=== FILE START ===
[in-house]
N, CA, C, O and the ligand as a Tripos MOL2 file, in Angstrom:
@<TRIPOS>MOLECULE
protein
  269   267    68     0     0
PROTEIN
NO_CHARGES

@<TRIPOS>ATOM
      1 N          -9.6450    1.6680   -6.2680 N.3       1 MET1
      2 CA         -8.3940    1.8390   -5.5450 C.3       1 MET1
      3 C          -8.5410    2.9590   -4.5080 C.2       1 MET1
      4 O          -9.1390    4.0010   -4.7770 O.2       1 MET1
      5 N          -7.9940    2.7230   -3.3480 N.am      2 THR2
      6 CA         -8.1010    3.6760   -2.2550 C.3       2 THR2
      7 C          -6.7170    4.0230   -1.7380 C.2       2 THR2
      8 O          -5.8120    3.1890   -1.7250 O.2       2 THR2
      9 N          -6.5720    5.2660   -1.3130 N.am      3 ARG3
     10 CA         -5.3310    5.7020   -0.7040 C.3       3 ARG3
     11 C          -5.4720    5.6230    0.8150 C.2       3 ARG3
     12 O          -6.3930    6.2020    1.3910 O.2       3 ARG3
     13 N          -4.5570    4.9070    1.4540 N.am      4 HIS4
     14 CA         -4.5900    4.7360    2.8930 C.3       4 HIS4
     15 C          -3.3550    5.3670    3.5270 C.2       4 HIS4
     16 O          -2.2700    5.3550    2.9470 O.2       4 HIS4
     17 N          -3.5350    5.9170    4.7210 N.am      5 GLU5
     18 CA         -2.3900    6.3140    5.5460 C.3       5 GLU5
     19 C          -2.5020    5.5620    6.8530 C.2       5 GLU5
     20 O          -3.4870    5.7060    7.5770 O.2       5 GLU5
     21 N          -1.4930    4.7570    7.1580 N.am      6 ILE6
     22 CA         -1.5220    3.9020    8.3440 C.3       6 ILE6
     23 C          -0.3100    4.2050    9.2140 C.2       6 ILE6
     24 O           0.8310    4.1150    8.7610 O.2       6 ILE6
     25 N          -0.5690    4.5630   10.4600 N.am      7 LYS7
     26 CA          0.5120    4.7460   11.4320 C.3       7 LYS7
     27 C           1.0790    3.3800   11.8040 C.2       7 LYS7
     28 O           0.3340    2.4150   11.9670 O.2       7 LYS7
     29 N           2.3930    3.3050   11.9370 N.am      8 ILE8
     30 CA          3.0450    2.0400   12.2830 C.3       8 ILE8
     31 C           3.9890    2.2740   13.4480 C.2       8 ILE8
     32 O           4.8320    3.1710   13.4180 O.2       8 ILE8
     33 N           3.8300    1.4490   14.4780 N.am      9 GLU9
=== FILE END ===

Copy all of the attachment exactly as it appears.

[in-house]
N, CA, C, O and the ligand as a Tripos MOL2 file, in Angstrom:
@<TRIPOS>MOLECULE
protein
  269   267    68     0     0
PROTEIN
NO_CHARGES

@<TRIPOS>ATOM
      1 N          -9.6450    1.6680   -6.2680 N.3       1 MET1
      2 CA         -8.3940    1.8390   -5.5450 C.3       1 MET1
      3 C          -8.5410    2.9590   -4.5080 C.2       1 MET1
      4 O          -9.1390    4.0010   -4.7770 O.2       1 MET1
      5 N          -7.9940    2.7230   -3.3480 N.am      2 THR2
      6 CA         -8.1010    3.6760   -2.2550 C.3       2 THR2
      7 C          -6.7170    4.0230   -1.7380 C.2       2 THR2
      8 O          -5.8120    3.1890   -1.7250 O.2       2 THR2
      9 N          -6.5720    5.2660   -1.3130 N.am      3 ARG3
     10 CA         -5.3310    5.7020   -0.7040 C.3       3 ARG3
     11 C          -5.4720    5.6230    0.8150 C.2       3 ARG3
     12 O          -6.3930    6.2020    1.3910 O.2       3 ARG3
     13 N          -4.5570    4.9070    1.4540 N.am      4 HIS4
     14 CA         -4.5900    4.7360    2.8930 C.3       4 HIS4
     15 C          -3.3550    5.3670    3.5270 C.2       4 HIS4
     16 O          -2.2700    5.3550    2.9470 O.2       4 HIS4
     17 N          -3.5350    5.9170    4.7210 N.am      5 GLU5
     18 CA         -2.3900    6.3140    5.5460 C.3       5 GLU5
     19 C          -2.5020    5.5620    6.8530 C.2       5 GLU5
     20 O          -3.4870    5.7060    7.5770 O.2       5 GLU5
     21 N          -1.4930    4.7570    7.1580 N.am      6 ILE6
     22 CA         -1.5220    3.9020    8.3440 C.3       6 ILE6
     23 C          -0.3100    4.2050    9.2140 C.2       6 ILE6
     24 O           0.8310    4.1150    8.7610 O.2       6 ILE6
     25 N          -0.5690    4.5630   10.4600 N.am      7 LYS7
     26 CA          0.5120    4.7460   11.4320 C.3       7 LYS7
     27 C           1.0790    3.3800   11.8040 C.2       7 LYS7
     28 O           0.3340    2.4150   11.9670 O.2       7 LYS7
     29 N           2.3930    3.3050   11.9370 N.am      8 ILE8
     30 CA          3.0450    2.0400   12.2830 C.3       8 ILE8
     31 C           3.9890    2.2740   13.4480 C.2       8 ILE8
     32 O           4.8320    3.1710   13.4180 O.2       8 ILE8
     33 N           3.8300    1.4490   14.4780 N.am      9 GLU9